Chow Asian Street Food whisks diners down the bustling pavement of China, Thailand, and Japan with authentic home-cooked dishes such as savory soups, noodles, curries, and fried rice. With a cornucopia of comfort fare at their fingertips, guests can fill fingers with grippable morsels such as crispy straws with shrimp and cream cheese ($5) or fresh crab-and-avocado spring rolls ($7). A steaming bowl of tom kha soup with chicken and a coconut milk ($4.25) runs across tongues with calming comfort akin to licking grandma’s favorite quilt, and red curry with chicken, beef, or tofu relaxes an overwhelming need for flavorful spices ($10.50). Guests can twirl fork tines in eight different pan-fried noodle plates, including pad thai ($8.90) and chow mein ($8.90), or quiet hunger with the crispy catfish gently massaged with chili powder ($15).
Best Thai's kitchens sizzle with dishes from fiery menus of family recipes that vary by location, featuring aromatic curries, fresh stir-fries, and Thai specialties. Taste buds disappear into the forest of veggies infused with sweet thai basil that makes up the jungle curry with chicken ($9.95), leaving only distant cries of "Delicious!" and "Dr. Livingston, I consume." House specialties such as the soft-shell crab in panang curry ($15.95) or lemongrass-and-basil chicken ($9.95) delight noses with spicy bouquets delivered on the tips of forks and spoons. Shrimp, onion, and eggs speed down highways of flat, stir-fried noodles in the Five Star noodles ($10.95), leaving blazing trails of spice and lost broccoli luggage in their wake.
Water gurgling down glass walls and a golden dragon etched into the host's stand hint at the exotic origins of Thai Spice Cuisine's menu items. From colorful, heat-packed curries to sesame-miso salmon stacked atop a bed of fresh greens, each dish is a work of art, meant to be appreciated for its beauty before being eaten or autographed by Jeff Koons. However, the menu still makes room for less high-minded treats: the cinnamon-sugar banana spring rolls harks back to the classic banana split with drizzles of caramel sauce and a solitary cherry accompanying its dollop of vanilla ice cream.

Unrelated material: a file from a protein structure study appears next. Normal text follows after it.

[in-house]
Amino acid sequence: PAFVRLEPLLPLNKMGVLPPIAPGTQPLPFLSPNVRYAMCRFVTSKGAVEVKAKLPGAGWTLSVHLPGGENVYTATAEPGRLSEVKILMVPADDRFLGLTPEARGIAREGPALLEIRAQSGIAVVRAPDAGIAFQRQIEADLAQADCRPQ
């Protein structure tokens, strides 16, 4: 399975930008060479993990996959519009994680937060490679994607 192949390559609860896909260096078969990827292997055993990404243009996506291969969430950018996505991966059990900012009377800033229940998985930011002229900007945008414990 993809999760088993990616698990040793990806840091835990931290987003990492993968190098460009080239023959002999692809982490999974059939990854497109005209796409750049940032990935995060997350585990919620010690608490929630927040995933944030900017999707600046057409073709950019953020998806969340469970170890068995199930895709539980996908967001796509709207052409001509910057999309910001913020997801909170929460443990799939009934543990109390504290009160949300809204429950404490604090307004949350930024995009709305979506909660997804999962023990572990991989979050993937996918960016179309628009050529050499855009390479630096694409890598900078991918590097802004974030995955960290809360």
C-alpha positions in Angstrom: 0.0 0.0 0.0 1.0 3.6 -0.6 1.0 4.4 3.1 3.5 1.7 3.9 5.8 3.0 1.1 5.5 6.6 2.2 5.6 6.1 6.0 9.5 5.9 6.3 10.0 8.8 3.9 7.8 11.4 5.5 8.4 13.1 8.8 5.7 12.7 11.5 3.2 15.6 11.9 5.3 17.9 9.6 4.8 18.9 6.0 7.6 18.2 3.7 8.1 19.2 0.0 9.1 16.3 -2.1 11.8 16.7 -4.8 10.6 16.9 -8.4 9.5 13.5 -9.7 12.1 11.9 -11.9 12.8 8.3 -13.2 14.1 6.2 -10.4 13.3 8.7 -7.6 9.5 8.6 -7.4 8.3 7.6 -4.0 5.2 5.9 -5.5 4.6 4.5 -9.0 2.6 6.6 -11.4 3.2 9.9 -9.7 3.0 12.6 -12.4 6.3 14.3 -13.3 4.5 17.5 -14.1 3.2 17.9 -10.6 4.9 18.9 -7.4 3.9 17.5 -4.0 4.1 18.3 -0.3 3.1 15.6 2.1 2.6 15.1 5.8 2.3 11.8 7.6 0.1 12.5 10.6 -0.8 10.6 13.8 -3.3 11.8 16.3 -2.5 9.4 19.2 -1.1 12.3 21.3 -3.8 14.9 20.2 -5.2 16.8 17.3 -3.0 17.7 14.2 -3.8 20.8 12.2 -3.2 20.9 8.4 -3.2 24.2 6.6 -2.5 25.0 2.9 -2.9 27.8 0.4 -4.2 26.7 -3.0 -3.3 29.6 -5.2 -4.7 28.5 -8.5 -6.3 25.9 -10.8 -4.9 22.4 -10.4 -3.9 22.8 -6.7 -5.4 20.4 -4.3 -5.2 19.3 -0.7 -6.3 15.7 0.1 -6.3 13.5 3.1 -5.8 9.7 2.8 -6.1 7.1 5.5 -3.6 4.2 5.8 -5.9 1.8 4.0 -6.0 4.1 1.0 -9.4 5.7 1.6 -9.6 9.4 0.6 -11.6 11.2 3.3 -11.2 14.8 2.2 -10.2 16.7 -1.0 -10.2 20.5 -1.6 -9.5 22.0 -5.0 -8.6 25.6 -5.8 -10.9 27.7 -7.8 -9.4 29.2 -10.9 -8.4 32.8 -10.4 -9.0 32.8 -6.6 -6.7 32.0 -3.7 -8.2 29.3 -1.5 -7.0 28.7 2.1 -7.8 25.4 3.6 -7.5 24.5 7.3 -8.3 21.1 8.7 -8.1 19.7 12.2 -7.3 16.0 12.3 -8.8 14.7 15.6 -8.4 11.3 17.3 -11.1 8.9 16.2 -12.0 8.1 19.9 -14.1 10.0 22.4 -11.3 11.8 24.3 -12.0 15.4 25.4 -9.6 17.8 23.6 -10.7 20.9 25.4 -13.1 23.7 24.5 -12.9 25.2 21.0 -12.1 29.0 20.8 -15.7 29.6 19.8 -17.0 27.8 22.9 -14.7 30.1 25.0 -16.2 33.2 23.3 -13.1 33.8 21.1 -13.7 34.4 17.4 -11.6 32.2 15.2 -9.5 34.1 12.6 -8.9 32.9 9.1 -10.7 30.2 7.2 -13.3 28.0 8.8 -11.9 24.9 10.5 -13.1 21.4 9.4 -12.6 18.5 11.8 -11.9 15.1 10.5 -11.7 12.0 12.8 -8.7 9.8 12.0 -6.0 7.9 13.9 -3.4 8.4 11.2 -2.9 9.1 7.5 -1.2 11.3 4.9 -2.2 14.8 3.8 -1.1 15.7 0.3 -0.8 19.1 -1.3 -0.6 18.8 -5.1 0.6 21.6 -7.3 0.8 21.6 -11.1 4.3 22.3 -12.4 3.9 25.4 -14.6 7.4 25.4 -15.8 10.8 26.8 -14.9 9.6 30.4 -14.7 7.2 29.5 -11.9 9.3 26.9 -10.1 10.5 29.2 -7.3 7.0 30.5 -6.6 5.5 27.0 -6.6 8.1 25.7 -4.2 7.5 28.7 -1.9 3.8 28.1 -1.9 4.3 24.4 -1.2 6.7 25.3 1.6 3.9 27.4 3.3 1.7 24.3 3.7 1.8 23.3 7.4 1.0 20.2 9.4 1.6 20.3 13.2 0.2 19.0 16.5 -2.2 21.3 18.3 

For Shelly Nan, the decision of whom to put in the kitchen of her new restaurant, Bambu Asian Cuisine, was a simple one—her mother. Together, the pair has created a home-like ambiance that draws patrons and wayward teddy bears almost as much as the food. Dallas Observer food critic Hanna Raskin gushed that the “warmhearted owners and servers will explain everything to you (including, by your second visit, your own likes and dislikes).” Nan had connections to the defunct Sushi Rock, and some of its Japanese-style dishes made it to Bambu. However, the heart of Bambu’s menu is Esan-style cuisine, regional specialties from the northeastern part of Thailand. Some dishes spell out their affiliation—as with the Esan waterfall beef salad tossed with cilantro, fresh mint, scallions, red onion, and crushed, toasted rice—while others sneak it in. Dallas Morning News columnist Leslie Brenner said the Esan dishes “set [her] heart aflutter,” particularly the crying tiger beef with sticky rice, whose grains can be balled up and used to pick up both the beef slices and citrus-chili sauce. Like Raskin, Brenner also became quite attached to chef Bounmee Nanthaphak, admitting that “if someone condemned me to a desert island with only three ingredients, I’d ask if we could make it two ingredients and include Bounmee Nanthaphak to cook them.”